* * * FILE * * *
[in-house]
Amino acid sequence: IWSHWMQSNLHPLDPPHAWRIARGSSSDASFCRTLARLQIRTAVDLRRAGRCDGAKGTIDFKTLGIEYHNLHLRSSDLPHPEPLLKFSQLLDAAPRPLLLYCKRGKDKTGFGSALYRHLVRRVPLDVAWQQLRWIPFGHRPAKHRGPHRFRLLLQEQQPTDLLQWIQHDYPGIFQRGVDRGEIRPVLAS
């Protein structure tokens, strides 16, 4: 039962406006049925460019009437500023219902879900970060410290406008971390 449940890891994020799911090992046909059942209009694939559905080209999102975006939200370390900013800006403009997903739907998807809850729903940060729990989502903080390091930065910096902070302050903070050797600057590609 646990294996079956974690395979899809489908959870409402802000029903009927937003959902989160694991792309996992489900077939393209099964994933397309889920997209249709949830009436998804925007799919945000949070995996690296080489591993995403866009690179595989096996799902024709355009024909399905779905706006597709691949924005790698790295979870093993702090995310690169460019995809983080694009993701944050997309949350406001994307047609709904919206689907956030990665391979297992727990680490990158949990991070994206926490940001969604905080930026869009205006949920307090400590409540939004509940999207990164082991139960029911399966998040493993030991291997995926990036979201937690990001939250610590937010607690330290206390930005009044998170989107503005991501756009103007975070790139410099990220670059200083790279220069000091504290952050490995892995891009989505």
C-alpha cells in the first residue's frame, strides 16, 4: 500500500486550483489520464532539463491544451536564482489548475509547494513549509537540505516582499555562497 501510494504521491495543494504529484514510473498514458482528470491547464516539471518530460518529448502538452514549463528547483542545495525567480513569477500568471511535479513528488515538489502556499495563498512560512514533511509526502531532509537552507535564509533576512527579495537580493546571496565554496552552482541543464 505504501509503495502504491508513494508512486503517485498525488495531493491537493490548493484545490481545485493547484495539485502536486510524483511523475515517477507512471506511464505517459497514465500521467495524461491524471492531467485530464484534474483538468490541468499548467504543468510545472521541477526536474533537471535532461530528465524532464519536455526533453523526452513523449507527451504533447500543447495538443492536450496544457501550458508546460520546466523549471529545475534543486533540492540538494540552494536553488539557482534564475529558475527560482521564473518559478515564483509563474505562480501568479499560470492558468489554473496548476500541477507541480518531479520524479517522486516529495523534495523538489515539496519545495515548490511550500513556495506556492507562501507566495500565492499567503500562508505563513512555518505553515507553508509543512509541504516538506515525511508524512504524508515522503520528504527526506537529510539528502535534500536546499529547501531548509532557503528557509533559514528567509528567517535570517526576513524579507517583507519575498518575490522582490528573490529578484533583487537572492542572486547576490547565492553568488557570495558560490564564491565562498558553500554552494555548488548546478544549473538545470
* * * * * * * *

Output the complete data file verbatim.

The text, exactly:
[in-house]
Amino acid sequence: IWSHWMQSNLHPLDPPHAWRIARGSSSDASFCRTLARLQIRTAVDLRRAGRCDGAKGTIDFKTLGIEYHNLHLRSSDLPHPEPLLKFSQLLDAAPRPLLLYCKRGKDKTGFGSALYRHLVRRVPLDVAWQQLRWIPFGHRPAKHRGPHRFRLLLQEQQPTDLLQWIQHDYPGIFQRGVDRGEIRPVLAS
């Protein structure tokens, strides 16, 4: 039962406006049925460019009437500023219902879900970060410290406008971390 449940890891994020799911090992046909059942209009694939559905080209999102975006939200370390900013800006403009997903739907998807809850729903940060729990989502903080390091930065910096902070302050903070050797600057590609 646990294996079956974690395979899809489908959870409402802000029903009927937003959902989160694991792309996992489900077939393209099964994933397309889920997209249709949830009436998804925007799919945000949070995996690296080489591993995403866009690179595989096996799902024709355009024909399905779905706006597709691949924005790698790295979870093993702090995310690169460019995809983080694009993701944050997309949350406001994307047609709904919206689907956030990665391979297992727990680490990158949990991070994206926490940001969604905080930026869009205006949920307090400590409540939004509940999207990164082991139960029911399966998040493993030991291997995926990036979201937690990001939250610590937010607690330290206390930005009044998170989107503005991501756009103007975070790139410099990220670059200083790279220069000091504290952050490995892995891009989505």
C-alpha cells in the first residue's frame, strides 16, 4: 500500500486550483489520464532539463491544451536564482489548475509547494513549509537540505516582499555562497 501510494504521491495543494504529484514510473498514458482528470491547464516539471518530460518529448502538452514549463528547483542545495525567480513569477500568471511535479513528488515538489502556499495563498512560512514533511509526502531532509537552507535564509533576512527579495537580493546571496565554496552552482541543464 505504501509503495502504491508513494508512486503517485498525488495531493491537493490548493484545490481545485493547484495539485502536486510524483511523475515517477507512471506511464505517459497514465500521467495524461491524471492531467485530464484534474483538468490541468499548467504543468510545472521541477526536474533537471535532461530528465524532464519536455526533453523526452513523449507527451504533447500543447495538443492536450496544457501550458508546460520546466523549471529545475534543486533540492540538494540552494536553488539557482534564475529558475527560482521564473518559478515564483509563474505562480501568479499560470492558468489554473496548476500541477507541480518531479520524479517522486516529495523534495523538489515539496519545495515548490511550500513556495506556492507562501507566495500565492499567503500562508505563513512555518505553515507553508509543512509541504516538506515525511508524512504524508515522503520528504527526506537529510539528502535534500536546499529547501531548509532557503528557509533559514528567509528567517535570517526576513524579507517583507519575498518575490522582490528573490529578484533583487537572492542572486547576490547565492553568488557570495558560490564564491565562498558553500554552494555548488548546478544549473538545470